Mindfulness—as a state, trait, process, type of meditation, and intervention has proven to be beneficial across a diverse group of psychological disorders as well as for general stress reduction. Yet, there remains a lack of clarity in the operationalization of this construct, and underlying mechanisms. Here, we provide an integrative theoretical framework and systems-based neurobiological model that explains the mechanisms by which mindfulness reduces biases related to self-processing and creates a sustainable healthy mind. Mindfulness is described through systematic mental training that develops meta-awareness (self-awareness), an ability to effectively modulate one’s behavior (self-regulation), and a positive relationship between self and other that transcends self-focused needs and increases prosocial characteristics (self-transcendence). This framework of self-awareness, -regulation, and -transcendence (S-ART) illustrates a method for becoming aware of the conditions that cause (and remove) distortions or biases. The development of S-ART through meditation is proposed to modulate self-specifying and narrative self-networks through an integrative fronto-parietal control network. Relevant perceptual, cognitive, emotional, and behavioral neuropsychological processes are highlighted as supporting mechanisms for S-ART, including intention and motivation, attention regulation, emotion regulation, extinction and reconsolidation, prosociality, non-attachment, and decentering. The S-ART framework and neurobiological model is based on our growing understanding of the mechanisms for neurocognition, empirical literature, and through dismantling the specific meditation practices thought to cultivate mindfulness. The proposed framework will inform future research in the contemplative sciences and target specific areas for development in the treatment of psychological disorders.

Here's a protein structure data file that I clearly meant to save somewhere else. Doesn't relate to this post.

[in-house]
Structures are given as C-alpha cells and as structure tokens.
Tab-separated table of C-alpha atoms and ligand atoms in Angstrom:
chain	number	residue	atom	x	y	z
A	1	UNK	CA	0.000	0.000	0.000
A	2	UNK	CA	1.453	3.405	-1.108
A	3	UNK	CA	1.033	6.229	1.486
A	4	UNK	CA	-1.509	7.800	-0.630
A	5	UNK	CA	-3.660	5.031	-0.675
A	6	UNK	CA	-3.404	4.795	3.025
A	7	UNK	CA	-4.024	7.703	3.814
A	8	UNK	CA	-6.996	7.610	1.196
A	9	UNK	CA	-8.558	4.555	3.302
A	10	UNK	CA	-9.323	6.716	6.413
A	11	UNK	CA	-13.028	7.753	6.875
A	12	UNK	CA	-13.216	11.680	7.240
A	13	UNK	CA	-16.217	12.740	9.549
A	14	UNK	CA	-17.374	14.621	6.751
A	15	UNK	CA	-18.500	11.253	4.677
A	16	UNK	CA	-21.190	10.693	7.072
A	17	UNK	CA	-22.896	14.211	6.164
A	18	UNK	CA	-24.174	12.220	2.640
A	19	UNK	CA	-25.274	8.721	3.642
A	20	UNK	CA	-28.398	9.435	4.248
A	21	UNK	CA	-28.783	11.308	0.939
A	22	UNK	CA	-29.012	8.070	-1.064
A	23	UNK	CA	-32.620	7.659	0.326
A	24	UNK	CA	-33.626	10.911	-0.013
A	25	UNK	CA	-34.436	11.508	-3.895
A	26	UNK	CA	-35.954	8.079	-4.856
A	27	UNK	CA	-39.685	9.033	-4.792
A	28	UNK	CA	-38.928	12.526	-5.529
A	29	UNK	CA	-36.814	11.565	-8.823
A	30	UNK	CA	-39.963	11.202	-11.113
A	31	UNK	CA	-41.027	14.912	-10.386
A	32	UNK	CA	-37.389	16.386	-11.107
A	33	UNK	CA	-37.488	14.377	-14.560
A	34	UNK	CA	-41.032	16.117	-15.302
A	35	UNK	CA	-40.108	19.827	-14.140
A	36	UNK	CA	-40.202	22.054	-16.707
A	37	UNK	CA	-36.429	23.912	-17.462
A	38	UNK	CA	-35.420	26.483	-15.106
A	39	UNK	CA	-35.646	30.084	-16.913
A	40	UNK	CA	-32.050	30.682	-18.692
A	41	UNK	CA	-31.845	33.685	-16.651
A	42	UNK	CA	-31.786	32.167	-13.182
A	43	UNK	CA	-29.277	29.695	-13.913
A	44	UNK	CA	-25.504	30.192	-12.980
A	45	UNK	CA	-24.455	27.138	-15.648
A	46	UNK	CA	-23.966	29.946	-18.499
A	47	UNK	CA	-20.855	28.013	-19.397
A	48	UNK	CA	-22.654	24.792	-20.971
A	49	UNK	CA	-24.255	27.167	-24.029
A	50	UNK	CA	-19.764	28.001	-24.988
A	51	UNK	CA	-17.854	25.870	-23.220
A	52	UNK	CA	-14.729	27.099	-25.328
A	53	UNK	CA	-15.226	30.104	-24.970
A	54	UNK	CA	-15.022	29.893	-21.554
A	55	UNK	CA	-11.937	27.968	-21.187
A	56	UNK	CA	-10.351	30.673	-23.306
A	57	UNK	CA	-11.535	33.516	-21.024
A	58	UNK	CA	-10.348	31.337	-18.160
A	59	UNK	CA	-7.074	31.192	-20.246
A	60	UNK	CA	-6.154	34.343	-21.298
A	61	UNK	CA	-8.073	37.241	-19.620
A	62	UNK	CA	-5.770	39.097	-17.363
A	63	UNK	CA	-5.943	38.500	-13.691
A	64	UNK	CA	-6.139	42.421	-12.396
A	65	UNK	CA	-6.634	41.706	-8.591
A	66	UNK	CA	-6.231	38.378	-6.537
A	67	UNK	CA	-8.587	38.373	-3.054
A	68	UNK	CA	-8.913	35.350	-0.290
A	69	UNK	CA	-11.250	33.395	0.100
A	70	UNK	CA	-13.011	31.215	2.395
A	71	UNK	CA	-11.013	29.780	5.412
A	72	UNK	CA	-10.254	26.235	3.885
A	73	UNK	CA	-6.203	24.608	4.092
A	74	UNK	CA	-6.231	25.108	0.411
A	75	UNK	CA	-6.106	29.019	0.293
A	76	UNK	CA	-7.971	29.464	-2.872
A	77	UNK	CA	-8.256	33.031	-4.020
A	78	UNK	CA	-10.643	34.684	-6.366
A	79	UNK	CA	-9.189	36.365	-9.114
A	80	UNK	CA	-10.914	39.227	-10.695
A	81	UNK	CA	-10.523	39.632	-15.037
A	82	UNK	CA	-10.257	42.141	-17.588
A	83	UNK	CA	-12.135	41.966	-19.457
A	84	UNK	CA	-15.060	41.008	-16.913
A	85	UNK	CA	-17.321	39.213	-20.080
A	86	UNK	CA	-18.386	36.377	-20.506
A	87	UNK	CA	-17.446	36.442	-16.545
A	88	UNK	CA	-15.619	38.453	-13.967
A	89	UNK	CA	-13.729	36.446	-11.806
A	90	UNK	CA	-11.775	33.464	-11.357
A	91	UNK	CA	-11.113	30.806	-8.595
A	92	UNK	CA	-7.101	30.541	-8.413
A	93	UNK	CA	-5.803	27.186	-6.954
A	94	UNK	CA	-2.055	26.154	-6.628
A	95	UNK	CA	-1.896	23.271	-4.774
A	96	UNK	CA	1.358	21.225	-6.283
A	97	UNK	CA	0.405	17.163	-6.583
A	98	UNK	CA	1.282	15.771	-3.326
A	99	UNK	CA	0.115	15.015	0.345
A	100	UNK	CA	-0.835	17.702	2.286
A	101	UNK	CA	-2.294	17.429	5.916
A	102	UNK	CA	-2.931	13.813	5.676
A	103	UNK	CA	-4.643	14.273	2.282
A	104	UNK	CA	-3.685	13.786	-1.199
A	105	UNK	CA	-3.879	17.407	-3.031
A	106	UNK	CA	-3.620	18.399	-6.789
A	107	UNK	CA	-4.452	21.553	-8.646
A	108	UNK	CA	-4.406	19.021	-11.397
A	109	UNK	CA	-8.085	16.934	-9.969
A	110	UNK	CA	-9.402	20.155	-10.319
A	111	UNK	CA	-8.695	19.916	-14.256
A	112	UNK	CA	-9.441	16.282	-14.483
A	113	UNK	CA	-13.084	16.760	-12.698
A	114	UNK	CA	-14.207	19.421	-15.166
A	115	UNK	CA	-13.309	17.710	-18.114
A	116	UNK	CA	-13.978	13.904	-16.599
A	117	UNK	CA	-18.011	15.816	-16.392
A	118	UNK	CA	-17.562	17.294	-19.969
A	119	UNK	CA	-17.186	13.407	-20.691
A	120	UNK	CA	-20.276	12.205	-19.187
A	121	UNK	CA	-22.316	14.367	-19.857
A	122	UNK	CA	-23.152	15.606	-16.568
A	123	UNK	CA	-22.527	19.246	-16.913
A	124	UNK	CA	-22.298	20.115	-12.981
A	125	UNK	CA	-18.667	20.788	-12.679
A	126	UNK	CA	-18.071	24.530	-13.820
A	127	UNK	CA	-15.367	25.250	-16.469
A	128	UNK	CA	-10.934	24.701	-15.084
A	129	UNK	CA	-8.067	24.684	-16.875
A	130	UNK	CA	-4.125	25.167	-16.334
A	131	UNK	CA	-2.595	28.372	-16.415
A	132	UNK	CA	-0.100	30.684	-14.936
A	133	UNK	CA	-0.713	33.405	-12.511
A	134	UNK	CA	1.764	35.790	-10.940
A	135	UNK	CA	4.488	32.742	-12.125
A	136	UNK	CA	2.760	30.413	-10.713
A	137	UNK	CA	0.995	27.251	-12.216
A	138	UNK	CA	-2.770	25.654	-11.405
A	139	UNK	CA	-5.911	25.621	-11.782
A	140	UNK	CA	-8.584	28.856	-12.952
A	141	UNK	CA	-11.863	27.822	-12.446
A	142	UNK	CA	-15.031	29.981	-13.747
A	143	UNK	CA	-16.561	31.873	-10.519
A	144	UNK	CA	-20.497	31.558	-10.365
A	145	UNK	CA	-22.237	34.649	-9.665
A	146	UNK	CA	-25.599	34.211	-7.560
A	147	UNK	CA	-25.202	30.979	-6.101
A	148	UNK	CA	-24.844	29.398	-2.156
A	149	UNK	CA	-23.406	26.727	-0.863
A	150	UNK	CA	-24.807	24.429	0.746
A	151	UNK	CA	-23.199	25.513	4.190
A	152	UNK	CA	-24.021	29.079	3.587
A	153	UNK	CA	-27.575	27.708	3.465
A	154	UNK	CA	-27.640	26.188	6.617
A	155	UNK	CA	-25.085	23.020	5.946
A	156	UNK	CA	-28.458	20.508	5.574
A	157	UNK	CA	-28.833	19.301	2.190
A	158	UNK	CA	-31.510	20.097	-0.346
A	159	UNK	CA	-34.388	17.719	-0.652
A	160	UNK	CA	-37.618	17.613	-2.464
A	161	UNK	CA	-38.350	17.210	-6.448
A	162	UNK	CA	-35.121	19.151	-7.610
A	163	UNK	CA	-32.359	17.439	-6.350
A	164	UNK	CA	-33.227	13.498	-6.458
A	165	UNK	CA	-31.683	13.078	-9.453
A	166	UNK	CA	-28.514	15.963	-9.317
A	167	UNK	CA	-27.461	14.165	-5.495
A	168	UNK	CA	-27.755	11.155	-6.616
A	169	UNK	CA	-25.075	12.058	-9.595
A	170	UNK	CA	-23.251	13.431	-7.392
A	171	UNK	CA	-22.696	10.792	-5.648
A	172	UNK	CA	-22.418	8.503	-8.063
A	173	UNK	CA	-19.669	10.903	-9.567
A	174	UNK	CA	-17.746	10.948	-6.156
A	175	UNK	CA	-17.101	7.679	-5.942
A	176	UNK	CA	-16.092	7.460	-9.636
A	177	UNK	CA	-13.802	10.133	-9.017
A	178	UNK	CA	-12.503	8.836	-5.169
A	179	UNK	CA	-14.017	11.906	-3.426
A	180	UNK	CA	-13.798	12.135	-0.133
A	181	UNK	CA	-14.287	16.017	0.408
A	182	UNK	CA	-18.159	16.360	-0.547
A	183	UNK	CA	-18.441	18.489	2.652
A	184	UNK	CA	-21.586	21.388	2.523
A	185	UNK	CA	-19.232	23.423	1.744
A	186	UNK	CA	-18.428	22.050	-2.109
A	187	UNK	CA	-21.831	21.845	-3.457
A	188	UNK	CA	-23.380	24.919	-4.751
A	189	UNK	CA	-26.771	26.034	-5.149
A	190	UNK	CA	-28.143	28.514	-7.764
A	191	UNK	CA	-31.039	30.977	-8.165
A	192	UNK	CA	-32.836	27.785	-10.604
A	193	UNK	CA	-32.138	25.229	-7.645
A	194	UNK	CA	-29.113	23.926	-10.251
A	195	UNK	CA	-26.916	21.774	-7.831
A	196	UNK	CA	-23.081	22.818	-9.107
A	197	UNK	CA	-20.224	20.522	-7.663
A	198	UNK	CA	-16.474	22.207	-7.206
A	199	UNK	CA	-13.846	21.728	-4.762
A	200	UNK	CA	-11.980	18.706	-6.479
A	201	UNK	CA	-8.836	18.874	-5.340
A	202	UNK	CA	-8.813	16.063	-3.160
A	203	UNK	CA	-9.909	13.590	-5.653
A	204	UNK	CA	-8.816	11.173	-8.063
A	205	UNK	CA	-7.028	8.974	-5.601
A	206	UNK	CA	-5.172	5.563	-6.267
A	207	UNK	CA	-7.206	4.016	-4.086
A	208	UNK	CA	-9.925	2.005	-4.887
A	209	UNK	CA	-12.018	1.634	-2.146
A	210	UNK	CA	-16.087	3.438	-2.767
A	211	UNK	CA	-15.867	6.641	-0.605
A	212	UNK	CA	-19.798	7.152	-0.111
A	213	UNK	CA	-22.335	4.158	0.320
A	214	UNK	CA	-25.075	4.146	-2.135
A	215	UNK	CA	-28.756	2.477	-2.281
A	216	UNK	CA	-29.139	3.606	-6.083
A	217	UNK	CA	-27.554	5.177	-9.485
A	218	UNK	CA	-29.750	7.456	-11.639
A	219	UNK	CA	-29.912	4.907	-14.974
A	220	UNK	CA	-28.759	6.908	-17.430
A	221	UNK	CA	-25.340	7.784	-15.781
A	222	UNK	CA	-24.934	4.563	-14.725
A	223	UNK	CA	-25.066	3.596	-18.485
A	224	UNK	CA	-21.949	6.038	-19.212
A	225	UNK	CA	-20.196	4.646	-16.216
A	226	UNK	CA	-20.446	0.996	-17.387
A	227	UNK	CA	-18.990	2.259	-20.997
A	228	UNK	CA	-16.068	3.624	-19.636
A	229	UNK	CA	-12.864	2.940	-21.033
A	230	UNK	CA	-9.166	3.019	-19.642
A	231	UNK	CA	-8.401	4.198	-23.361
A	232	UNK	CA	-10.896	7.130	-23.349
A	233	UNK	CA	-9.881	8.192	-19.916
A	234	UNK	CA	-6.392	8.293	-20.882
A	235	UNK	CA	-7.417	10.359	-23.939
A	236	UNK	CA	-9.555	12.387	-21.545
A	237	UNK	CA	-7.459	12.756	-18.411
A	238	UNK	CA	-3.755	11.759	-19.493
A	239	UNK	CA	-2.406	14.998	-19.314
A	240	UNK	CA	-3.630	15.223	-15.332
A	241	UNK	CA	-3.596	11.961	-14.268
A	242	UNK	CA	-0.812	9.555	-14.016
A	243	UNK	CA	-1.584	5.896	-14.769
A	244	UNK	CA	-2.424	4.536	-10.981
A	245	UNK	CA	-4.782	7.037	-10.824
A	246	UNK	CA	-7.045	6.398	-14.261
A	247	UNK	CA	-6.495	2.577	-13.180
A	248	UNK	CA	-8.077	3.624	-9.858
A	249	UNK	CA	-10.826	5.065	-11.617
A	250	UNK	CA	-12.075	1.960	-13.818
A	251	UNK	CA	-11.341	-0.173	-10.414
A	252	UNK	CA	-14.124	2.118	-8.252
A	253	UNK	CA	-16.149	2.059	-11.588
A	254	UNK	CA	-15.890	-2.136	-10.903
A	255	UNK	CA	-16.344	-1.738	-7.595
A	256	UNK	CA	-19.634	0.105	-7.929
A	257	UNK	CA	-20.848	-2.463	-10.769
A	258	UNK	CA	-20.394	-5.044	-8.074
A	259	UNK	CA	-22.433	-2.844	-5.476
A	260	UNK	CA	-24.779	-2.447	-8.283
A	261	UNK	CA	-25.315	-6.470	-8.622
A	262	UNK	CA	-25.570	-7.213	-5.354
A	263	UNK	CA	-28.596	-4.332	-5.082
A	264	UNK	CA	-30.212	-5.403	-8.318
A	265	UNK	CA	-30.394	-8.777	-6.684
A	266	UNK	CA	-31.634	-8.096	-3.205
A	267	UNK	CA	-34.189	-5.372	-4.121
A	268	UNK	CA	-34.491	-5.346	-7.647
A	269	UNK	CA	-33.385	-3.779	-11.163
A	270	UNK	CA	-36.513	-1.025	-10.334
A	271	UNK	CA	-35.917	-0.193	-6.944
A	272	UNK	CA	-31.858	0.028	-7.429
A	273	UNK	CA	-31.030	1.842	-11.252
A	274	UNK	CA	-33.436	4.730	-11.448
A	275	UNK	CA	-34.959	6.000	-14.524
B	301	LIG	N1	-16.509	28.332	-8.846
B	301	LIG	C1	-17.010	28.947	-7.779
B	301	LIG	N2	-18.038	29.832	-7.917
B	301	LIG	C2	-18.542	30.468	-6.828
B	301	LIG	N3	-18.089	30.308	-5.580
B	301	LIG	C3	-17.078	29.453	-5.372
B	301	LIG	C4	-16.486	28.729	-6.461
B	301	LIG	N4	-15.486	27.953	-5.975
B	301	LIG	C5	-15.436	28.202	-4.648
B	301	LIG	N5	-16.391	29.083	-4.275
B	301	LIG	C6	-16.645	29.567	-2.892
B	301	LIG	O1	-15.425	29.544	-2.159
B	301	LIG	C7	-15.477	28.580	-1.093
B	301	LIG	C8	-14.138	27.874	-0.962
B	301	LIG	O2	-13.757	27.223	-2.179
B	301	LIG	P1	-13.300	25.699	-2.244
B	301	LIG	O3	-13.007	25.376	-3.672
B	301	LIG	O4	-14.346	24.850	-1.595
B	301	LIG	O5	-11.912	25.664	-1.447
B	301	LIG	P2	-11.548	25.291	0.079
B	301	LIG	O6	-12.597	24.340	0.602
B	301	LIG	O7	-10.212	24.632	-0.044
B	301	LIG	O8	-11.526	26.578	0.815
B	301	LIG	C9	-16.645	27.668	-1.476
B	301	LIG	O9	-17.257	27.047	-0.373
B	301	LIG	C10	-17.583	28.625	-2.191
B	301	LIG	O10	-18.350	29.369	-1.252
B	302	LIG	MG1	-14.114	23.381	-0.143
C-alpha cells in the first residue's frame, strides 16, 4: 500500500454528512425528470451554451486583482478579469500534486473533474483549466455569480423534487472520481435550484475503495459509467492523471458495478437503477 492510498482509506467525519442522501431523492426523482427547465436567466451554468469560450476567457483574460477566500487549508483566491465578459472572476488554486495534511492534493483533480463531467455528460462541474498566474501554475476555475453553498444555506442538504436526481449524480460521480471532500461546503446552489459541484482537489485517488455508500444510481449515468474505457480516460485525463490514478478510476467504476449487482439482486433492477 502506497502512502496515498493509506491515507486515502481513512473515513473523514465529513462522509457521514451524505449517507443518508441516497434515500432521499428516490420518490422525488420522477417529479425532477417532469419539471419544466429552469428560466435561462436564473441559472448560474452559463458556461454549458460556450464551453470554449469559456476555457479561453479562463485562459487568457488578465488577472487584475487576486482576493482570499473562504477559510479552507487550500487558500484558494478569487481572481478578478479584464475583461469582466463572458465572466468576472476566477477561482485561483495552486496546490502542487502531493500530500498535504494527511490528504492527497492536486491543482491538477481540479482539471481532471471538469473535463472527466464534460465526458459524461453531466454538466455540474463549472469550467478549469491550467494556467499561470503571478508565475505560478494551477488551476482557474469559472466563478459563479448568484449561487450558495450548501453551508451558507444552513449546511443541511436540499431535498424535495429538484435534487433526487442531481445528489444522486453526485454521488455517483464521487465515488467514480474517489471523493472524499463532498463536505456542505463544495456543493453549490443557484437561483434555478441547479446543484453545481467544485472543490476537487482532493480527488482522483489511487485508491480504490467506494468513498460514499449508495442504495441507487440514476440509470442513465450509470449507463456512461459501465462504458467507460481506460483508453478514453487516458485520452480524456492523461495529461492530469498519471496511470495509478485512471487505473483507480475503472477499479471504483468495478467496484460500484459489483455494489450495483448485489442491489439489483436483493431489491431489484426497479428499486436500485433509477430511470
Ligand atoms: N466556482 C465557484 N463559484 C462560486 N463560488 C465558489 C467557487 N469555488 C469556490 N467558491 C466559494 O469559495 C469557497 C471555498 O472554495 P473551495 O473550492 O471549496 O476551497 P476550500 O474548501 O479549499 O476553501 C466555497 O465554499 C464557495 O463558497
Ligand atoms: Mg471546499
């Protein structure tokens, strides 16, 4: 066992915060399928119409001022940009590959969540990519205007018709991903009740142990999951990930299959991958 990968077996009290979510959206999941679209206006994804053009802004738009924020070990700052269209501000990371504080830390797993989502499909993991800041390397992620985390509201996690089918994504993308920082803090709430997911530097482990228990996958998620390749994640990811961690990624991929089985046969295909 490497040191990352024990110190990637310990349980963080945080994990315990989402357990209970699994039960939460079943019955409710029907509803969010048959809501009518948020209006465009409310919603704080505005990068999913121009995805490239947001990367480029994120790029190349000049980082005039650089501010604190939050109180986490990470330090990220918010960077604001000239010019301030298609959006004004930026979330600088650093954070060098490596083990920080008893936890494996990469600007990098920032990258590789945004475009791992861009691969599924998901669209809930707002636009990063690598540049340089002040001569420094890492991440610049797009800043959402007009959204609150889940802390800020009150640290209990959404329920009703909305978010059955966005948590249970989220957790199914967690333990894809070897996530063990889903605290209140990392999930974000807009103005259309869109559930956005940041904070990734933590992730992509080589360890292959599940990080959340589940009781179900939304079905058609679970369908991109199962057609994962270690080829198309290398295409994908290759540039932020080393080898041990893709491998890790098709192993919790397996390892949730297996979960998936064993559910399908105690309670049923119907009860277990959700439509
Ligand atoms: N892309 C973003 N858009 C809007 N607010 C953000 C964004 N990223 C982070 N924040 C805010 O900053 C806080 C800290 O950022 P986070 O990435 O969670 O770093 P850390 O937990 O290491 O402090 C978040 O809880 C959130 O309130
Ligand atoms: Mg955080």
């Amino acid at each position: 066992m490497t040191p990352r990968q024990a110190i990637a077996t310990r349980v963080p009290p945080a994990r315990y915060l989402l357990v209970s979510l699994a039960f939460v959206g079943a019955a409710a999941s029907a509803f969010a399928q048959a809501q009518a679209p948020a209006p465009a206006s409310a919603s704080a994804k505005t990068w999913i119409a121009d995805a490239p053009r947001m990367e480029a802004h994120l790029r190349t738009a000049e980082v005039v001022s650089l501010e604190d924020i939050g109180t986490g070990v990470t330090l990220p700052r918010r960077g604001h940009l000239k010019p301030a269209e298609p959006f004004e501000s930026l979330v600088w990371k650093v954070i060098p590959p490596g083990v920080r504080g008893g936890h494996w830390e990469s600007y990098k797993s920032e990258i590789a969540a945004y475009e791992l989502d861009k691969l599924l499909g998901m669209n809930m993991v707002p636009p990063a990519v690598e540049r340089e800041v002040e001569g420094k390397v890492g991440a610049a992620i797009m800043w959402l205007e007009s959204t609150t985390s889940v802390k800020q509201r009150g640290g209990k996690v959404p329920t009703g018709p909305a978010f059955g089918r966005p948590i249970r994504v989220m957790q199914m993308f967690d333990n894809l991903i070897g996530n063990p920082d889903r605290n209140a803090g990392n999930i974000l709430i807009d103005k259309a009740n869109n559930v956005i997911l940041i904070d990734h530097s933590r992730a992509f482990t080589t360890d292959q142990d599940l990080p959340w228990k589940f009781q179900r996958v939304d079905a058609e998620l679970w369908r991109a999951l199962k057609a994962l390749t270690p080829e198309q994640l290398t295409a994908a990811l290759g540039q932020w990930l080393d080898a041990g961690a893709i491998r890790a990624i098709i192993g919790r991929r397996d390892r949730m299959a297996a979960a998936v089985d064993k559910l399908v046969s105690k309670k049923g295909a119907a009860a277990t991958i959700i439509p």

Keywords: mindfulness, meditation, contemplative, self-regulation, self-awareness, self, brain networks
In the last two decades, the concept of mindfulness as a state, trait, process, and intervention has been successfully adapted in contexts of clinical health and psychology, especially with relation to treating stress and targeting emotion dysregulation. Operationalizing mindfulness has been somewhat challenging given the plurality of cultural traditions from which the concept originates, the difficulty with which it is measured, and its distinction from its common usage [see Baer (2003); Dimidjian and Linehan (2003); Brown and Ryan (2004); Grossman (2008); Gethin (2011)].
Generally speaking, there are two models for cultivating mindfulness in the context of meditation practice—a 2500-year old historical model that is rooted in Buddhist science and a 25-year old contemporary model that is heavily influenced by Jon Kabat-Zinn’s Mindfulness-Based Stress Reduction (MBSR) course, an adaptation of specific Buddhist techniques intended for general stress reduction (Kabat-Zinn, 1990). The historical model for training the mind has similar goals to the contemporary western medical model: both are interested in reducing suffering, enhancing positive emotions, and improving quality of life.